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Emergency Medical Services: "The Walking Dead"

This very popular television show is about post-apocalyptic life after the human population suffered a significant event from a biological disease. According to the story line, every person carries the disease within them, and when they die, they return as “walkers” with the intent of nothing other than to eat a living “nonwalker.” If you are bit by a “walker,” you will die. Even with all of the available resources (the CDC in Atlanta self-destructed when they decided there was no hope), no vaccine or cure has yet to be found.

While we don’t have to worry about the dead returning to eat us, we do have a number of diseases that have few if any cures or vaccines. Our most recent example has been Ebola, but we know about others, such as SARS, bird flu and seasonal influenza variants we seem to consistently miss in each year’s new flu vaccine. These have some solutions if caught early enough, but the death rates can be very high if left unchecked or untreated.

We are very fortunate to have vaccines for a number of diseases, and most of us have received these since we were little kids. Diseases like polio and measles have been easily controlled and nearly eradicated from the United States. Yet, despite availability of vaccinations, we recently saw a multistate outbreak of measles believed to have stemmed from unvaccinated children in Southern California at Disneyland.

A small, but vocal number of parents are concerned about the potential complications from vaccinations and have opted not to vaccinate their children. This lack of vaccination contributed to the recent measles outbreak becoming so widespread so quickly. This belief can also contribute to the proliferation of other diseases once thought gone.

All of this poses a significant risk to our personnel. We have existing standards for firefighters and EMS personnel that call for them to be vaccinated against diseases like measles, mumps, polio, hepatitis A and B, chickenpox and tetanus.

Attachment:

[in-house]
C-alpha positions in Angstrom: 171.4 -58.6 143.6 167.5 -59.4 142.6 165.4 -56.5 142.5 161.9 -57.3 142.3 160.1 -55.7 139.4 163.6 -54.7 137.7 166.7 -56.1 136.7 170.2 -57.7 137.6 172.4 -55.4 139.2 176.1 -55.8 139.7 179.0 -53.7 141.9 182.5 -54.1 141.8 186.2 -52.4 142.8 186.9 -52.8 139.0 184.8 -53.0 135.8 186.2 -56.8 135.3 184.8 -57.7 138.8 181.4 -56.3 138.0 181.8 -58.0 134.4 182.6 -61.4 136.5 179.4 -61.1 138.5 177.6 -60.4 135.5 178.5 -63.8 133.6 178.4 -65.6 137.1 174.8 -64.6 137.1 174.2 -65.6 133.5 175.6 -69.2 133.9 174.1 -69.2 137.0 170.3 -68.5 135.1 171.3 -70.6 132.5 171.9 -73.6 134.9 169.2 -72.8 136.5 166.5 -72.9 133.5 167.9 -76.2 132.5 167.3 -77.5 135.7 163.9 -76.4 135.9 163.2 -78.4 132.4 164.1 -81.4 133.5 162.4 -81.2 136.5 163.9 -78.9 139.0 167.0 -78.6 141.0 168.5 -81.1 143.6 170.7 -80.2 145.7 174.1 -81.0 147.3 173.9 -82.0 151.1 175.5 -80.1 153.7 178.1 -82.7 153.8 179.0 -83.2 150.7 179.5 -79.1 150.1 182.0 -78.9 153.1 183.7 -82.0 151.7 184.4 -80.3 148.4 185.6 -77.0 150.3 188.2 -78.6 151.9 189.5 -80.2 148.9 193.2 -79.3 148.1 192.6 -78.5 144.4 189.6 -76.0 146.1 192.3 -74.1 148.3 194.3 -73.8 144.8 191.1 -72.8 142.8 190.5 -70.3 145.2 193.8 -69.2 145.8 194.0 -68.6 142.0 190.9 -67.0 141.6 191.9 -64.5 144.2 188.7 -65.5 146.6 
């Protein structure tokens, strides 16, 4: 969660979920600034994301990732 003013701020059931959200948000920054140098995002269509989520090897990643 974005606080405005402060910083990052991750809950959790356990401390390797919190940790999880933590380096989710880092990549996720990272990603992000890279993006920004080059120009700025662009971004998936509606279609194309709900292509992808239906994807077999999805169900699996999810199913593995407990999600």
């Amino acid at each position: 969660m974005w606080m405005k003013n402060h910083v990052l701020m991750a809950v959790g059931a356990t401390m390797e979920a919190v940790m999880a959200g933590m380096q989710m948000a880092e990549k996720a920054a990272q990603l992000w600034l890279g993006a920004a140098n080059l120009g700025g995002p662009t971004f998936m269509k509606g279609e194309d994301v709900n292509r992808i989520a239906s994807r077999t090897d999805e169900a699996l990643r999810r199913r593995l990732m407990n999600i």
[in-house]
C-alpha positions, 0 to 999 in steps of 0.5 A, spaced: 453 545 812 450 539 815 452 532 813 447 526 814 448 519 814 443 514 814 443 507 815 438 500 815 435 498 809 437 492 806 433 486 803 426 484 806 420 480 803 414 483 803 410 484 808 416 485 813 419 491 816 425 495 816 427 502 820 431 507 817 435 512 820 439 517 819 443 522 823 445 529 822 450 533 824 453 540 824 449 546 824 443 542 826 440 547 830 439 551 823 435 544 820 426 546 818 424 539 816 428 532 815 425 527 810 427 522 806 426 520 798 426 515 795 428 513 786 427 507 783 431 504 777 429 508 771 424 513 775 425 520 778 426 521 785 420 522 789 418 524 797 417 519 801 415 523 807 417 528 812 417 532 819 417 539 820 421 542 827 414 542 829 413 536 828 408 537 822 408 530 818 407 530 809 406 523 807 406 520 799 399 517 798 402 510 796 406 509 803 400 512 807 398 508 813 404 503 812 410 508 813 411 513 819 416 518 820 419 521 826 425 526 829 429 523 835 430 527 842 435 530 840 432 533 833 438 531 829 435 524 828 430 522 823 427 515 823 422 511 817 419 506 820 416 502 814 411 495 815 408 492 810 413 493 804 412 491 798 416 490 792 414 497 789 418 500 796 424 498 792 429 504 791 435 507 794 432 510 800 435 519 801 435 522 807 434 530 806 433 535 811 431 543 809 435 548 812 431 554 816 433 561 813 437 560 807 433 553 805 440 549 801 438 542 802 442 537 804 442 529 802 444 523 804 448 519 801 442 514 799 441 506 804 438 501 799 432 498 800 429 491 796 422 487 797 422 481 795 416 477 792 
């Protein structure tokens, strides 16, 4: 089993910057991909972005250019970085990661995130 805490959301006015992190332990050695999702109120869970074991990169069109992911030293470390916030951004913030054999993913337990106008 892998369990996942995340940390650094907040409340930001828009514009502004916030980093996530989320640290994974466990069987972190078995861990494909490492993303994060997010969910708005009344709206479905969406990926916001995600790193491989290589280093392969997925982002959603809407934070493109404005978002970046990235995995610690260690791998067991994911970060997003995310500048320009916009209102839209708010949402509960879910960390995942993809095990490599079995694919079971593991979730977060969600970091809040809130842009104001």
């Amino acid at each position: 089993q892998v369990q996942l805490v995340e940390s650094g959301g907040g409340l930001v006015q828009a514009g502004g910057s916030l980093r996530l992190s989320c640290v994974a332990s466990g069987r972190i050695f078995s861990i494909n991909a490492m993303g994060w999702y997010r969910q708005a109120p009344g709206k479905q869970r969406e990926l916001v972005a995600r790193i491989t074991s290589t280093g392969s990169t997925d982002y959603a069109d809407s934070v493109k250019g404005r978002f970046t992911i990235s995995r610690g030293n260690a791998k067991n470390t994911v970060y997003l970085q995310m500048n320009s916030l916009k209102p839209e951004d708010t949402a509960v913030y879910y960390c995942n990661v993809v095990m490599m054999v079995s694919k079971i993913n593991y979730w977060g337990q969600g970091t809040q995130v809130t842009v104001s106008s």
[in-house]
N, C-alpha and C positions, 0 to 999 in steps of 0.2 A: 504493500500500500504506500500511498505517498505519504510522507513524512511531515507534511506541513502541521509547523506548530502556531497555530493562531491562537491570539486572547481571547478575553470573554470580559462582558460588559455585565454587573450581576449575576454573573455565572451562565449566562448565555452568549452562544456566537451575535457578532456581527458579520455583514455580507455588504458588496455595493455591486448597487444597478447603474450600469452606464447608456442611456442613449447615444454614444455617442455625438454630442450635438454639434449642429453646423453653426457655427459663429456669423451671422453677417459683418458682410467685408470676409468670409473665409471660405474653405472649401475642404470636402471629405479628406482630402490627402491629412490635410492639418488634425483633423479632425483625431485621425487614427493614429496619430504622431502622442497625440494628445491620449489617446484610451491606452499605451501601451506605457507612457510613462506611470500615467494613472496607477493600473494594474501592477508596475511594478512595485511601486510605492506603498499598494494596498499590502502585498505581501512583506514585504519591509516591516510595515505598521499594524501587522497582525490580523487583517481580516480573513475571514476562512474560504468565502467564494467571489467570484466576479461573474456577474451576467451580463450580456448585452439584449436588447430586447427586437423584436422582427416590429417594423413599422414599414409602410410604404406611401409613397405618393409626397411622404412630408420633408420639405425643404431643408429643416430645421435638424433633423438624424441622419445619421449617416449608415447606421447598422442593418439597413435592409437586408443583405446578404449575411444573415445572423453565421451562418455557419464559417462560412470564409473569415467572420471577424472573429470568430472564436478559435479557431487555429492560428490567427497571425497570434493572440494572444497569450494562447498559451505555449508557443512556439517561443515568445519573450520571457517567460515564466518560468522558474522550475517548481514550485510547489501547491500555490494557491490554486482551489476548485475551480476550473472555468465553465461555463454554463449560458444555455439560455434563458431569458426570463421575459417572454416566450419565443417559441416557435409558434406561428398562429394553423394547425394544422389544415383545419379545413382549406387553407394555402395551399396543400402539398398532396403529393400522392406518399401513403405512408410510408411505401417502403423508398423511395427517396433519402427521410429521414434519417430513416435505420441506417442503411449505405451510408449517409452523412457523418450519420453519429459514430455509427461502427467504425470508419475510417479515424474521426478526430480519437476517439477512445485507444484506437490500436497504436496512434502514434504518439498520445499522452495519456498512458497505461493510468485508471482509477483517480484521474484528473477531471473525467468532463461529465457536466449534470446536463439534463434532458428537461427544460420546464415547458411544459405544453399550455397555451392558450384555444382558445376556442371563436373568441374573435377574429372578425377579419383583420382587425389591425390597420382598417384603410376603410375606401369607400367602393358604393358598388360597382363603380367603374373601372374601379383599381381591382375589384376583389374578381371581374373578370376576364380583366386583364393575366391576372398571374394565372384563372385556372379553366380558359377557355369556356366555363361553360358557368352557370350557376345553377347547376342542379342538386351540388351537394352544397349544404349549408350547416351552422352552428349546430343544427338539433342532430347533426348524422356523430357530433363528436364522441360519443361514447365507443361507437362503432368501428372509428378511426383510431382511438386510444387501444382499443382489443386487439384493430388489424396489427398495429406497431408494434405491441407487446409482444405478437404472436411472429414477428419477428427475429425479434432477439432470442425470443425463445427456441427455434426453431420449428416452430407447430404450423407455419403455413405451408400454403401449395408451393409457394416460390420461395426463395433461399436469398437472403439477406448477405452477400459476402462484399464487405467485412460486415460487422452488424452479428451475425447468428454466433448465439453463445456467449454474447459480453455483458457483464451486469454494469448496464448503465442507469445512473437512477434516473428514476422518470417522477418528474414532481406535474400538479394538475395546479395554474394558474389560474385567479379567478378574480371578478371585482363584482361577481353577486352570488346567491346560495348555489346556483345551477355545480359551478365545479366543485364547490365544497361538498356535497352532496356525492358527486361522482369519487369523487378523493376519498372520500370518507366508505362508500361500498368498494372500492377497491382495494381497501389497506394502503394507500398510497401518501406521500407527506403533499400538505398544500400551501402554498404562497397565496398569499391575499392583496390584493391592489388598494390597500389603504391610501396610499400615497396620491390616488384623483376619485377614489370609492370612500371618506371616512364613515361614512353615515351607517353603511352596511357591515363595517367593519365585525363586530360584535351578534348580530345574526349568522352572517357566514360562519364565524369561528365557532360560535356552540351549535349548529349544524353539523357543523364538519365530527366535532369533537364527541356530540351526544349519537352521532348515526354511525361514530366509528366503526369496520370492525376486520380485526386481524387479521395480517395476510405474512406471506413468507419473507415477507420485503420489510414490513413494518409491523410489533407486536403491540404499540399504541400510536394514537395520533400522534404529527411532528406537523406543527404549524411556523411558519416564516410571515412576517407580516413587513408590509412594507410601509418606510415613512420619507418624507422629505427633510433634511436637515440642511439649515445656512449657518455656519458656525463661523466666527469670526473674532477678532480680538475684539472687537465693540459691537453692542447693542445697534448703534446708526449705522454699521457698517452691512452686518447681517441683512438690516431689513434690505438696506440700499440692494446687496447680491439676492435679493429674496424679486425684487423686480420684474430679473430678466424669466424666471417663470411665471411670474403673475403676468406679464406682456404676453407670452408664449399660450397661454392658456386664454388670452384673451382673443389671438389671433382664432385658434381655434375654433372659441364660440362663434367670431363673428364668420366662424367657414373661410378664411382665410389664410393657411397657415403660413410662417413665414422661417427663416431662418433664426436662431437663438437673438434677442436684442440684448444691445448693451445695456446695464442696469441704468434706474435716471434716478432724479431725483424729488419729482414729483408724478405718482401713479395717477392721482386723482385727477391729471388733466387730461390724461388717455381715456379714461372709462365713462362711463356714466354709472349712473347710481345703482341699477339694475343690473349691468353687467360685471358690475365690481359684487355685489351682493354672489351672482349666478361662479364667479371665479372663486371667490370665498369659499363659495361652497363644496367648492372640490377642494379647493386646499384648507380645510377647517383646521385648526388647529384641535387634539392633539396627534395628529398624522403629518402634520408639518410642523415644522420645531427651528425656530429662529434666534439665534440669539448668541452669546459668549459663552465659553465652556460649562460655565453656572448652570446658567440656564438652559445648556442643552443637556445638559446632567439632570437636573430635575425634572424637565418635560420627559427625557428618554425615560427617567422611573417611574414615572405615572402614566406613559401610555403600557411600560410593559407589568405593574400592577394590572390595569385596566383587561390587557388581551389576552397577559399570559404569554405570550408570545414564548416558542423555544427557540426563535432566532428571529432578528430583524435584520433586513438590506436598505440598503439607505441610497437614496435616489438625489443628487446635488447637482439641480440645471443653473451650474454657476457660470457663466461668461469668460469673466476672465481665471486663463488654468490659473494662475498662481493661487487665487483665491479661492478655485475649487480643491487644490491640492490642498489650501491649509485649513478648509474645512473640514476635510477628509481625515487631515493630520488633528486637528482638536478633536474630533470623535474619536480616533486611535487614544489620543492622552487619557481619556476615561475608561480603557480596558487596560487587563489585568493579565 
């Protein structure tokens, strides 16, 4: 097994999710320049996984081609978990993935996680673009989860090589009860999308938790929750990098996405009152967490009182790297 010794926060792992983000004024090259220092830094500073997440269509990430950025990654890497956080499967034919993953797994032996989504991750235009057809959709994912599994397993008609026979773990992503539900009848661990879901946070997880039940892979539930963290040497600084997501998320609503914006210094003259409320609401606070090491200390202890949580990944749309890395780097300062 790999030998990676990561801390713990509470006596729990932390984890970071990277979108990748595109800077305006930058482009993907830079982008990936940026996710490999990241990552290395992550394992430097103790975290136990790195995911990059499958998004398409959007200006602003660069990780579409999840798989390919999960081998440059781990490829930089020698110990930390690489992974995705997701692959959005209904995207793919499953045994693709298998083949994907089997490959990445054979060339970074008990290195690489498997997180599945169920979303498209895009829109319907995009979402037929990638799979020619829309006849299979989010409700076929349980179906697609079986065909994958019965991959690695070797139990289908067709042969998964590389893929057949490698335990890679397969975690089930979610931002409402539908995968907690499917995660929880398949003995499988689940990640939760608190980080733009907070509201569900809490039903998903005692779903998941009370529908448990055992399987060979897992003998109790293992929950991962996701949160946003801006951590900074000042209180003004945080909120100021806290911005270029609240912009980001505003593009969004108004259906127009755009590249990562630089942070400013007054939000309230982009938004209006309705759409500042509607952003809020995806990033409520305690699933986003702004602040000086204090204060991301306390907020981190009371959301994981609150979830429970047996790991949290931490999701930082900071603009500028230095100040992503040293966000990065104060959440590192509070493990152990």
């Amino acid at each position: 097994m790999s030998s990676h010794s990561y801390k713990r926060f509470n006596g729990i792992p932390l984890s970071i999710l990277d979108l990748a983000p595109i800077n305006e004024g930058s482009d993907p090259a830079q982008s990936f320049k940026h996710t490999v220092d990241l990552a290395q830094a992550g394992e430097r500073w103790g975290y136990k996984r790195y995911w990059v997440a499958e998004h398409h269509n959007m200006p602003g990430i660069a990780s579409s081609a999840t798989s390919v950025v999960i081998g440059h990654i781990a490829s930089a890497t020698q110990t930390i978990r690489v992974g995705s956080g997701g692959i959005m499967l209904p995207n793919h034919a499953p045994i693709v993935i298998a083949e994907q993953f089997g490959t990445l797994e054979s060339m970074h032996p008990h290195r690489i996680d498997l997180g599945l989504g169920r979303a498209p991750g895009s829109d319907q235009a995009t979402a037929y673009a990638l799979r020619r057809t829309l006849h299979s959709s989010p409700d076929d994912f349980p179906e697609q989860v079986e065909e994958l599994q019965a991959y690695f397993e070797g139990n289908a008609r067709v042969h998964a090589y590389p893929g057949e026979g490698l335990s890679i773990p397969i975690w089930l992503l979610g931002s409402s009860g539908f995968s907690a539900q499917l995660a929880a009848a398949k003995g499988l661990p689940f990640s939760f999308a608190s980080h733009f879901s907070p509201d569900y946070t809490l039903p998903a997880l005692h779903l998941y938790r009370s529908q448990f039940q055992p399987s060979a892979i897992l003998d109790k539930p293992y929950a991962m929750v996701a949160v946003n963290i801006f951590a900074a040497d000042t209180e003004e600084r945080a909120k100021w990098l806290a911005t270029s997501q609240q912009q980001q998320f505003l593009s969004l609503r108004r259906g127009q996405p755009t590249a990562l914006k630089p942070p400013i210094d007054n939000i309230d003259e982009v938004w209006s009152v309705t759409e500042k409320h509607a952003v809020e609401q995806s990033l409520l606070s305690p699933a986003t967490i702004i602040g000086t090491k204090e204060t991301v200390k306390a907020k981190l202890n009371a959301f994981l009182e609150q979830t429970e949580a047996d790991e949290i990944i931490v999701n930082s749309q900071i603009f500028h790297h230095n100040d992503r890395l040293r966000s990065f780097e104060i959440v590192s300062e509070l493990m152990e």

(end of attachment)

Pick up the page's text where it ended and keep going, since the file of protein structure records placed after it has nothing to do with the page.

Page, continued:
But in reality, not all of our personnel are current with their vaccinations. In some instances, we may even have personnel who hold the same beliefs as those parents who refuse to vaccinate their children. This potentially places our patients as well as our coworkers at risk of exposure.

In the fall 2009 EMS Chief Advisor, the EMS Section published Caring for Our Own: Vaccine Compliance within the Fire/EMS Ranks (PDF). This article, still applicable today, talked about the lack of a requirement for vaccinations as well as compliance rates in some organizations. Some department numbers were very good while others were not, and members have even left organizations to go to others where vaccinations were not required.

Ultimately, vaccinations should be part of every health, wellness and safety program in every department. There are many resources available to educate our personnel on the risk and benefits, and our own Mike McEvoy and Kathy West, members of the section’s Emerging Infectious Diseases Committee, are well versed in this area.

Our patients and our personnel’s lives are too important to be tripped up by the lack of a vaccination. And as diseases become more resistant to vaccinations and treatments, we certainly don’t want our personnel to become infected and end up as the walking dead.

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